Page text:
Guest Post: Musings on General Medicine at a Teaching Hospital

The Following Post is Written by Dr Deborah Fisher, Associate Professor of Medicine, Division of Gastroenterology at Duke University Medical Center.  Dr Fisher is both a brilliant clinician, writer, and researcher…and also happens to be my wife. http://www.durham.hsrd.research.va.gov/cv/Deborah_A_Fisher_MD_MHS.asp

Usually I spend about 65% of my time in clinical Gastroenterology and 35% in research, but 4 weeks a year I put on my General Medicine hat and supervise the housestaff.  General medicine is more challenging than ever because of resident time restrictions, multiple patient care hand-offs, and the increased administrative burden for all physicians (in-training and supervising). For readers not familiar with the academic calendar, it runs roughly July to June rather than January to December. This past General Medicine rotation I drew the lucky card of July.  Or so several administrators would have me think.  “Residents are enthusiastic in July, no burn-out” “They don’t argue with you” “They treasure every clinical pearl you offer” and the like.  Perhaps.  I must admit that residents rarely argue with me during any month and often General Medicine induces burn-out in even the newest residents.

Nonetheless, I thought it might be less pressure to teach in July.  The classic Chalk Talk is all but gone.  Allegedly, residents are all self-teaching basic pathophysiology and differential diagnosis during the time carved out by duty hour regulations, but the empiric and published evidence is not obvious to me.  My teaching goal is to bring relevant data to the clinical setting in the context of individual patients. Of course, I provide feedback regarding data collection, patient presentations, and plans for management, but I also emphasize the importance of communication: within the team, with covering physicians, with consultants, and with patients and their families.  I teach critical appraisal of guidelines. Guidelines can be useful summaries of the available data, but they can also be biased opinions and above all they cannot be applied to any patient without considering how that patient may have complicating comorbidities or other circumstances not addressed in a given guideline. Finally, in all clinical settings, I emphasize that in this age of technology we must connect with our patients and engage them in their own healthcare. I worry when in clinic residents only make eye contact with the computer screen or on the wards when, after morning rounds, they deliver all news to patients via bedside telephone (even when on the same hospital floor and wing). The Mantra from Administration is “Discharge planning begins on admission.” My interpretation is that we are not attempting to discharge as quickly as possible for its own sake, but that we must understand something of a patient’s social situation and other potential barriers to managing their health to start mobilizing resources to address these barriers. The sooner this is done the better.  We must tailor the evidence for an intervention with the individual needs of the patient.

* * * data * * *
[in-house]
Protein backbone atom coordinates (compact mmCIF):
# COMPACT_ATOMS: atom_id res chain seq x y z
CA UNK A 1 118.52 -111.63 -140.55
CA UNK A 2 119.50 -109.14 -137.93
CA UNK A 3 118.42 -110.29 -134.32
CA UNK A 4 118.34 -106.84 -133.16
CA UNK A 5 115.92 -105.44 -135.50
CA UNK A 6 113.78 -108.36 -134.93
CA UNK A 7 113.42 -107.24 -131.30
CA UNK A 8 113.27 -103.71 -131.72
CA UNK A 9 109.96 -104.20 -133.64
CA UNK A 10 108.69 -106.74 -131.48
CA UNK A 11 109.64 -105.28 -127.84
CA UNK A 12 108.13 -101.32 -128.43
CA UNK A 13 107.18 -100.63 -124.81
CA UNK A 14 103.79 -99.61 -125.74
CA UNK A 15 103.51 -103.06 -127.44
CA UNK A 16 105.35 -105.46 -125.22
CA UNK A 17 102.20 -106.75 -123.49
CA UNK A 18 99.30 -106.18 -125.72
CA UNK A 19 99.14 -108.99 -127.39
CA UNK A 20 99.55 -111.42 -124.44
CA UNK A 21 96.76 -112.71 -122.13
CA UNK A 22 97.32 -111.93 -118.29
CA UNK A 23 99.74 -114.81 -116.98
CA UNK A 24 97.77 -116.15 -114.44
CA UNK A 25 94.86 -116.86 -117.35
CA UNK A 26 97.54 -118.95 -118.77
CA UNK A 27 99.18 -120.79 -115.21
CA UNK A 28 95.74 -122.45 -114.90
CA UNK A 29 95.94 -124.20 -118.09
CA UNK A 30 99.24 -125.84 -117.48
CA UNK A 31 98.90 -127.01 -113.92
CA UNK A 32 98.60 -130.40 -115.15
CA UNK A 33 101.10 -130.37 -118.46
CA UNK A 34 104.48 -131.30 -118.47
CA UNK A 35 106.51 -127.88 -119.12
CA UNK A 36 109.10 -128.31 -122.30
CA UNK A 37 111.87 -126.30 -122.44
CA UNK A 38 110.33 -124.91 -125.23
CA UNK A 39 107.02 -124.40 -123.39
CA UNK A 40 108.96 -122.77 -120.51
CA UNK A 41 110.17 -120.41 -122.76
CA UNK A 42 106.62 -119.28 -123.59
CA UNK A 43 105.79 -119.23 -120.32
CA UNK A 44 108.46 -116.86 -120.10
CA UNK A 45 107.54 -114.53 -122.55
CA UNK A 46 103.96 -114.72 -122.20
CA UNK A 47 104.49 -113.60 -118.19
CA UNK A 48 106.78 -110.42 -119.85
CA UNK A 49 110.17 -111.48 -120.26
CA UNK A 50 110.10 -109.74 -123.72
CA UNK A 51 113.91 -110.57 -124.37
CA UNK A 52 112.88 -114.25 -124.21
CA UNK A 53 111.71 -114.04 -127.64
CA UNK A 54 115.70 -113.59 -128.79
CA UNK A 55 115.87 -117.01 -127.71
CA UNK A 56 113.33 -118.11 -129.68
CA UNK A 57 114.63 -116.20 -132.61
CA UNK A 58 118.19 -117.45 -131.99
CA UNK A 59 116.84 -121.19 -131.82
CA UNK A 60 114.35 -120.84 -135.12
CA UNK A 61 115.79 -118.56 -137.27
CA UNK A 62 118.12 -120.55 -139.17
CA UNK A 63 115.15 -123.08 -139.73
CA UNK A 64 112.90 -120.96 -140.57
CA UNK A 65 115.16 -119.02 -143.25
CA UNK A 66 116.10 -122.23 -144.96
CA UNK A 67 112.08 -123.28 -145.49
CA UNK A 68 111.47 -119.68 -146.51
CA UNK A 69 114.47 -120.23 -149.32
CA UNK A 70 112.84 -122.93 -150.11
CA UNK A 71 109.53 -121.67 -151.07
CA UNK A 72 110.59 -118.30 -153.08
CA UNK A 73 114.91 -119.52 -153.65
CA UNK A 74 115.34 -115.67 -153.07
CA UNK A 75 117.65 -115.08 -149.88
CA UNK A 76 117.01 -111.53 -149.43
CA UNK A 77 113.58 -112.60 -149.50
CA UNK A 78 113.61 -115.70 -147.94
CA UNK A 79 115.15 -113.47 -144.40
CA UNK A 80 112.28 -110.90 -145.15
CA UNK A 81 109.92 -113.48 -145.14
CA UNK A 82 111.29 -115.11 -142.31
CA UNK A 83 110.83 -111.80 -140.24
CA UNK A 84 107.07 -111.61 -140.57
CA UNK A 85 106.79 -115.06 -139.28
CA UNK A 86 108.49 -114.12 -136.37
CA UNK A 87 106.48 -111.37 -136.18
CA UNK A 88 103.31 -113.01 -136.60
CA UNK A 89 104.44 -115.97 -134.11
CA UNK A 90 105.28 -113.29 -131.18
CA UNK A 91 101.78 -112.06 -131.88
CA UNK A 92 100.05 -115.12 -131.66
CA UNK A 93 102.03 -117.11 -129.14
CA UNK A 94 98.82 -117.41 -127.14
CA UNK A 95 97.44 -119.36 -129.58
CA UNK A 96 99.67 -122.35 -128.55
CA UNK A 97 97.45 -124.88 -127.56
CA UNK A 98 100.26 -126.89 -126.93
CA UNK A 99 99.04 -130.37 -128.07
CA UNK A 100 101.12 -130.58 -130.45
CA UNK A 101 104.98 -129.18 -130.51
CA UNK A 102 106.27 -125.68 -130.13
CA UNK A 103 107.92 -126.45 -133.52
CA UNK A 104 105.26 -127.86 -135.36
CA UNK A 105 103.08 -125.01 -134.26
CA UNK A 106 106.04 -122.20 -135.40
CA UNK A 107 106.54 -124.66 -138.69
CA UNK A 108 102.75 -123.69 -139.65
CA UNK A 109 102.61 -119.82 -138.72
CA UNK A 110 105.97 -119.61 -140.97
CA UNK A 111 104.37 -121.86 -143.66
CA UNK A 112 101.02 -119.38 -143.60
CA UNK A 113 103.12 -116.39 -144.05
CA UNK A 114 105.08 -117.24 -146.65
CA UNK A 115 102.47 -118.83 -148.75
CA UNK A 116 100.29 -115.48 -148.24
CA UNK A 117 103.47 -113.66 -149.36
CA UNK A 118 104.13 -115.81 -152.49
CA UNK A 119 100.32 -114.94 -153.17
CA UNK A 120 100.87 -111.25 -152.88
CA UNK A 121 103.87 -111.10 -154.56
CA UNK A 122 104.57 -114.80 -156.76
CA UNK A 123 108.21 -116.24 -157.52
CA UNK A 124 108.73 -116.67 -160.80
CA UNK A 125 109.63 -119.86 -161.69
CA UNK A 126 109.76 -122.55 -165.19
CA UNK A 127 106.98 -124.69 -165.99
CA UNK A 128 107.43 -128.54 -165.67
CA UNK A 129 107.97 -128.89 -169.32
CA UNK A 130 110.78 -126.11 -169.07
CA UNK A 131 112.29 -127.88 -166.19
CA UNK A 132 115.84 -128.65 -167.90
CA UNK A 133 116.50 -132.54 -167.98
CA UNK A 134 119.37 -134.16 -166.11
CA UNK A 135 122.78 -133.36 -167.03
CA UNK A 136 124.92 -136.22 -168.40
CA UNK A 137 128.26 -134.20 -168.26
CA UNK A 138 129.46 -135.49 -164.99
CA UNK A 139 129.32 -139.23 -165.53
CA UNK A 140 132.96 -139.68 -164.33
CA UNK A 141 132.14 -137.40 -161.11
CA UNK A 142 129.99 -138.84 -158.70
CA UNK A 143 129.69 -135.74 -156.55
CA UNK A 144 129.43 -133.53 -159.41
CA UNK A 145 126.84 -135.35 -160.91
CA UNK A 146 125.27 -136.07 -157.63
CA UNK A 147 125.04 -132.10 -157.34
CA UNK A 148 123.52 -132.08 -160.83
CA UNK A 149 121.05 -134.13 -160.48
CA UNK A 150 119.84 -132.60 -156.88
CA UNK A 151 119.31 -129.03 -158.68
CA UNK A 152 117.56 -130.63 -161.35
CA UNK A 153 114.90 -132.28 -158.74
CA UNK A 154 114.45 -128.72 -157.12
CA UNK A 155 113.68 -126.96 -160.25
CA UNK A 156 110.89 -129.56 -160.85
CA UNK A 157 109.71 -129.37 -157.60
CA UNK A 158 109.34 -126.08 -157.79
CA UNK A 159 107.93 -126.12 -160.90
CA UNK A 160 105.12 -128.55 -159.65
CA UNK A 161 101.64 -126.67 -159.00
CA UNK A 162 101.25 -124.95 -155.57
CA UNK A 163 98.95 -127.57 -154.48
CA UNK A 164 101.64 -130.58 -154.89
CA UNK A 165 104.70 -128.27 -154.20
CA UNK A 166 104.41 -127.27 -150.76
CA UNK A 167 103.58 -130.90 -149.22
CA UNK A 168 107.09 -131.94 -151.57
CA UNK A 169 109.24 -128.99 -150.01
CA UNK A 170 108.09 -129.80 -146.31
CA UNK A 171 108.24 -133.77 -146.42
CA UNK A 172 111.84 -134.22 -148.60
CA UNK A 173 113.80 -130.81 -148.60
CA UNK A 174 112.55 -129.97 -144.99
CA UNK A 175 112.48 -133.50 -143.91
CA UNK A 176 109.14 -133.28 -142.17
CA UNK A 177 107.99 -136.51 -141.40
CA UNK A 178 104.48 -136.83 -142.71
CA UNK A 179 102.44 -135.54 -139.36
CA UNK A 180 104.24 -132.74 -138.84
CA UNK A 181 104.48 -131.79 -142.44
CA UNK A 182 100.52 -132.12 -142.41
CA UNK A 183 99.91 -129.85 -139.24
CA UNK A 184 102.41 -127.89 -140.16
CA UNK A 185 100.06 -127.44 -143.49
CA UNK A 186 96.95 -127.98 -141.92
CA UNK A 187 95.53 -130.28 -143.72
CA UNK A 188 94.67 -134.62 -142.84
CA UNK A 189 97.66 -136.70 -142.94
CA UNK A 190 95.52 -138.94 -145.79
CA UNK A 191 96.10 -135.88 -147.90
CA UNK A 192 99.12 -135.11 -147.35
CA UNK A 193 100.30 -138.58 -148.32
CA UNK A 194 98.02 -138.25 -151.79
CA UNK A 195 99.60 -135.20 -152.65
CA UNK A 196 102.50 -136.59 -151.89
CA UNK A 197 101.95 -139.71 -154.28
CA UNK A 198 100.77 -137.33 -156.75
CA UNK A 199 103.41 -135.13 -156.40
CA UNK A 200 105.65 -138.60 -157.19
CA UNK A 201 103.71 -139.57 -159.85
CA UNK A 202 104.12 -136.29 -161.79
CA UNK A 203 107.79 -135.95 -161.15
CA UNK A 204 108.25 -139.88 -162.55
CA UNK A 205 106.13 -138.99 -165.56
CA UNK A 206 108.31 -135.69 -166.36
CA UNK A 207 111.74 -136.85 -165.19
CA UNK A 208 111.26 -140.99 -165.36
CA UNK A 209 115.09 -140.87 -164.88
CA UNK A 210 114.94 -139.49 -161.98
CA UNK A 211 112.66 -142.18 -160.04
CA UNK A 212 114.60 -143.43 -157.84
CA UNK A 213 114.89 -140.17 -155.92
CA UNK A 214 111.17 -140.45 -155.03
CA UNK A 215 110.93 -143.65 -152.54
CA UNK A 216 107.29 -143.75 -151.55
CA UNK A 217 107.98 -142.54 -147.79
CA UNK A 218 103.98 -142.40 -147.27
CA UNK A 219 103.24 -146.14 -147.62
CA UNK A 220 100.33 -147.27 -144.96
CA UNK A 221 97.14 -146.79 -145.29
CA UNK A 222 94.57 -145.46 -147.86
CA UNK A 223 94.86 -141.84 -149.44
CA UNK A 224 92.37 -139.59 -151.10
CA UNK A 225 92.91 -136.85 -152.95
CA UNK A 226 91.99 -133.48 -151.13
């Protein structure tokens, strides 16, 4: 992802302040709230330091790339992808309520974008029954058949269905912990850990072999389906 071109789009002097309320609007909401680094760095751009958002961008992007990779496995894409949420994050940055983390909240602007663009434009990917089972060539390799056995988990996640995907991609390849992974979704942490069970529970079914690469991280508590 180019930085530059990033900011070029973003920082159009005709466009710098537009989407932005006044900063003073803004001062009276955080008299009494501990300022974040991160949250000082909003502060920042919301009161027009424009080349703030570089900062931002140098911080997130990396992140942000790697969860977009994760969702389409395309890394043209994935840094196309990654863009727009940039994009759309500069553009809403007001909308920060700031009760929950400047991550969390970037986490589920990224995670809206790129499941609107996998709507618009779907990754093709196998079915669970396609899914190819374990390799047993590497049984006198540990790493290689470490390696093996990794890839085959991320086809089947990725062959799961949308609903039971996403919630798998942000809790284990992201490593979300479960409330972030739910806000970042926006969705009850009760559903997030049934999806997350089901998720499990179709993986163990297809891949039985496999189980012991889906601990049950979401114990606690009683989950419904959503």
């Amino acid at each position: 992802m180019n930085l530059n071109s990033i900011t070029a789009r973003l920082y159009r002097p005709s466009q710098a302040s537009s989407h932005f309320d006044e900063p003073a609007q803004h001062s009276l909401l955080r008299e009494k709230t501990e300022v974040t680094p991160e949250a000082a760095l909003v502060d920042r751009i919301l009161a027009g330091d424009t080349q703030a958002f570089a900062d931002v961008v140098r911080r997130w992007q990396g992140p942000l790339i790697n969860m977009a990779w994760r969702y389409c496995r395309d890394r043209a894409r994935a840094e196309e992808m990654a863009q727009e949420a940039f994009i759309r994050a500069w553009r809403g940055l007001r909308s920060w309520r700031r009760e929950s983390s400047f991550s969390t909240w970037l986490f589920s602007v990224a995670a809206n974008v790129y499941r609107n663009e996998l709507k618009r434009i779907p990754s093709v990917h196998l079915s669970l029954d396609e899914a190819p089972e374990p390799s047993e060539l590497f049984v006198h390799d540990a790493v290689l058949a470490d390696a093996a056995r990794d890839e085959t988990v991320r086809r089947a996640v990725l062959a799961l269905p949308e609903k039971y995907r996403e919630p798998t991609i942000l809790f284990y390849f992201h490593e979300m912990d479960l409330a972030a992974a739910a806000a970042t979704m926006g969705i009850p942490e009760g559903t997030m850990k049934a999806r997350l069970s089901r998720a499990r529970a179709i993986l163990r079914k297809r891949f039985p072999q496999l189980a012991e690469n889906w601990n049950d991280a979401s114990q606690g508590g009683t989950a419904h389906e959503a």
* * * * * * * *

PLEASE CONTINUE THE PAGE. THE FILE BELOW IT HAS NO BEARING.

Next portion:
To avoid taking myself too seriously in my role as a clinician-educator I will end by sharing my 2 super powers.  This is timely as July is also filled with superhero summer blockbuster movies.  My best super power is the ability to arrange endoscopic procedures with a single phone call.  My second super power is the ability to approve Miralax (polyethylene glycol) for constipation.  Oh the might! The glamor!  Of a Gastroenterologist on General Medicine.

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